“Why do we have this problem with such smart people, the brightest of the brights, attorneys at such top firms, getting wrapped up with shady people?” asks Dan Binstock, who returns, with Gary Miles, to the podcast to discuss the less-than-ethical practices employed by legal recruiters that potential candidates need to watch out for. Part of the problem, they explain, is that for all of their advanced education, most candidates are woefully uneducated in this area of recruiting, not to mention many firms fall for the fallacy that if they’re not actively growing they’re shrinking. So, a fast-talking, sales-focused recruiter who’s willing to cut ethical corners and appeal to a candidates’ healthy ego, can convince the candidate to make a decision that could alter the course of their career.

The answer, they agree, is doing the same due diligence as a candidate that one does as a lawyer. Ask the right questions, many examples of which are provided in today’s discussion. Take your time; listen to what is said and what is not said. Don’t fall for fast answers or, as Gary says, give the recruiter an inch of rope and let them think they’re a cowboy.

Dan and Chris act out a series of role plays to give you a better idea of how to remain in control of the conversation with deceptive legal recruiters. They’ll also go over the importance of expressed consent when closing out a conversation.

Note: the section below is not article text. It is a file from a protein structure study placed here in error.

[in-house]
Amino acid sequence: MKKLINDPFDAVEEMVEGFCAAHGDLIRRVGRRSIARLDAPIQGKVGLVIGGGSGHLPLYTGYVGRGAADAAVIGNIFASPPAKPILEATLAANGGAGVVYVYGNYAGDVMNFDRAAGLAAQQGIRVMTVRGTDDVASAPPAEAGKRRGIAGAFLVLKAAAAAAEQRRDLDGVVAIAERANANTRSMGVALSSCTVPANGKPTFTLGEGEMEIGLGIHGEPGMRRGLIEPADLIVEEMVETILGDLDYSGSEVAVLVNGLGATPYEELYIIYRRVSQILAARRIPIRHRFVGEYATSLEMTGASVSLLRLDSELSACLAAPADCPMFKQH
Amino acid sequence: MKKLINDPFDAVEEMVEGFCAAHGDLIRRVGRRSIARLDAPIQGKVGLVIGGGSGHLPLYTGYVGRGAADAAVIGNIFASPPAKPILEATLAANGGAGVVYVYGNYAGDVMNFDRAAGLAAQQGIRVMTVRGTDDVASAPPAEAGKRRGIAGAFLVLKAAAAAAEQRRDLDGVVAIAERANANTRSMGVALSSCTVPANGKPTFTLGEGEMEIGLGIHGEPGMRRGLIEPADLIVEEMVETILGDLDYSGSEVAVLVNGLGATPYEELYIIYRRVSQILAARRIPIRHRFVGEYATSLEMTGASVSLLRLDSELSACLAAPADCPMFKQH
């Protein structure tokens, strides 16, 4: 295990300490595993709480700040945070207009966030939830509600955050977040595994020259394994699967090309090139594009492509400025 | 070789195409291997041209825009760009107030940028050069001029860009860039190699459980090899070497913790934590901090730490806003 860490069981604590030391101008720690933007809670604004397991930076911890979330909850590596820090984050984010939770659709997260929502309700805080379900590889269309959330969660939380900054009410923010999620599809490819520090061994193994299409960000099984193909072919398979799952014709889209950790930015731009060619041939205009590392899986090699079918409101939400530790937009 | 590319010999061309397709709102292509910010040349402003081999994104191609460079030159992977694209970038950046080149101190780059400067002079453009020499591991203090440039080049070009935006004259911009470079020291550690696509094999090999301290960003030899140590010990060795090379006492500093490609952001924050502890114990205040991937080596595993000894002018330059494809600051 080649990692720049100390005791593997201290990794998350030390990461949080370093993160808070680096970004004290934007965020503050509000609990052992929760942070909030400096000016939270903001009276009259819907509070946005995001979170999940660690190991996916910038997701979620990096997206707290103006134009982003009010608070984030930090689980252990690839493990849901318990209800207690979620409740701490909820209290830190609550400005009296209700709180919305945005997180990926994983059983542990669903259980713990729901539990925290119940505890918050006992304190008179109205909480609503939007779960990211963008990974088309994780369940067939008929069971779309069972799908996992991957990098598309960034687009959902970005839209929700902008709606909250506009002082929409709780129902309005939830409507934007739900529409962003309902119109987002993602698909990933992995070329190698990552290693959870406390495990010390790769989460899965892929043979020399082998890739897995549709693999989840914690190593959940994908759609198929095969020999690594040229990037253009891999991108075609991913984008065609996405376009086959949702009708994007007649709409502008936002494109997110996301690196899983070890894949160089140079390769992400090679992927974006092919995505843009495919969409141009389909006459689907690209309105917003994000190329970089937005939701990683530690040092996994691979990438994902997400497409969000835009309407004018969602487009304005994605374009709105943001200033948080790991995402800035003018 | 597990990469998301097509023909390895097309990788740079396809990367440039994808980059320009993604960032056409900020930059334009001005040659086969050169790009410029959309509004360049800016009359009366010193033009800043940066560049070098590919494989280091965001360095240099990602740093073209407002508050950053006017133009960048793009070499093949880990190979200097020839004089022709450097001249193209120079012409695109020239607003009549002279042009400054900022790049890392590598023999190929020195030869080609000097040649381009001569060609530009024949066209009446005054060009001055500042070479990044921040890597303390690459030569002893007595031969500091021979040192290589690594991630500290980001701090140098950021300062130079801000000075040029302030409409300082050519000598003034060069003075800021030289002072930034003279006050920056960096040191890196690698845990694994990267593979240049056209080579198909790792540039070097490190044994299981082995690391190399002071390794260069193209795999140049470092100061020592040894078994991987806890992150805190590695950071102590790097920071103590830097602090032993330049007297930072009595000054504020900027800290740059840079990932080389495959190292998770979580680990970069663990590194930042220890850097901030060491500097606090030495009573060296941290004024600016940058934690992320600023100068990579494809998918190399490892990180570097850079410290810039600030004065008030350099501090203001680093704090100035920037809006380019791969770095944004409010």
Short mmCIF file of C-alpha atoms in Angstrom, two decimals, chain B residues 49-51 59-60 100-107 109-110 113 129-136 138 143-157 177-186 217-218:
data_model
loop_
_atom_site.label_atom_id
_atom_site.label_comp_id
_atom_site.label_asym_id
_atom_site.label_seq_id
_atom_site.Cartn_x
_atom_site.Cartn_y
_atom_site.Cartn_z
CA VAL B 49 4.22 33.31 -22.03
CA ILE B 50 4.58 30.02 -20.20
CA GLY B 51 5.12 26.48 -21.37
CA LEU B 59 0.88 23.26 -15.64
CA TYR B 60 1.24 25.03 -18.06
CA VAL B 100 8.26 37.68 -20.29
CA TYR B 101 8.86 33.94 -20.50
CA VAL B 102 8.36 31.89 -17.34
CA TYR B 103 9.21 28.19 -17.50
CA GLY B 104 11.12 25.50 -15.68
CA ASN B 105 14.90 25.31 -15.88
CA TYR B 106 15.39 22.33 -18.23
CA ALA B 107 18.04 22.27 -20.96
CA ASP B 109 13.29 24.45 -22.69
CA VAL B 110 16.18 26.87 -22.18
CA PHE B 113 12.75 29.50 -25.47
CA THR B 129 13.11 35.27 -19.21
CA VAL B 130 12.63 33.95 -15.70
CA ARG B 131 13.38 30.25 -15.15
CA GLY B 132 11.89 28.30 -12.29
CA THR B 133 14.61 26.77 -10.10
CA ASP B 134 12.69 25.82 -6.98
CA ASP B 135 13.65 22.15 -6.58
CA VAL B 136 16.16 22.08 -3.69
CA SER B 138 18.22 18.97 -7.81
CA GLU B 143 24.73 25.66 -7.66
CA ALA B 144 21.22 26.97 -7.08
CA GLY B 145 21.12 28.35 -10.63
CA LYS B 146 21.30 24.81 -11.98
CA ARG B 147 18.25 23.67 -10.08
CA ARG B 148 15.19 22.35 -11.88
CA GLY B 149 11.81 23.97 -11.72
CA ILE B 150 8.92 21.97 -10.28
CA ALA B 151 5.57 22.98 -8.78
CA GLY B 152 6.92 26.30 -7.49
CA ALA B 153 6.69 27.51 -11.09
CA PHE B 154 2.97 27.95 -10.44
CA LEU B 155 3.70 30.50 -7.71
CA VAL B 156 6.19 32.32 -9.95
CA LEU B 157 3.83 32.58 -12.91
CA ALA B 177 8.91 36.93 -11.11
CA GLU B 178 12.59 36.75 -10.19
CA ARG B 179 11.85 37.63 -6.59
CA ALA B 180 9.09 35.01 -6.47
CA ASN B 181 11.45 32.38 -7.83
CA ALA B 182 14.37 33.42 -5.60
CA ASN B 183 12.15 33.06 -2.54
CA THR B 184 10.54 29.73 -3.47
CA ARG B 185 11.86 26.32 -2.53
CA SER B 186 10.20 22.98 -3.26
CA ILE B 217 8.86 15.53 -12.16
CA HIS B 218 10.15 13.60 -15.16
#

“A lot of people who are drawn to recruiting or sales in general tend to be people that, maybe are really good talkers, and may not have the highest ethical barometers and may fudge the corners a little bit.” (7:32 | Dan)
“A lot of firms think that if they do the deal with the “unethical recruiter” at least, for some period of time, according to their fee agreement, the person will not call in their lawyers to try to move someone out of their firm. So it gets to be a cost/benefit analysis.” (14:12 | Gary)
“You do so much diligence, so much preparation, so much finding out what is going to impact your clients’ situation in any given context or business that they’re involved in. Yet, when it comes to a partner’s career, and making one of the most important decisions they’re going to make if I’m going to move from my firm, if so, where? What will be the best fit for me and my practice? What is the potential for long term success? A lot of partners won’t do any diligence.” (20:25 | Gary)
“If they can’t speak about the search for at least 60 seconds, they don’t know. They’re just going off, you can hear them looking at a website. ‘Oh, this is a firm that has offices in Washington, DC, New York, Charlotte, Chicago, Boston, yeah, nine offices in…’ And if it looks like they’re reading through a script? Bulls**t.” (29:42 | Dan)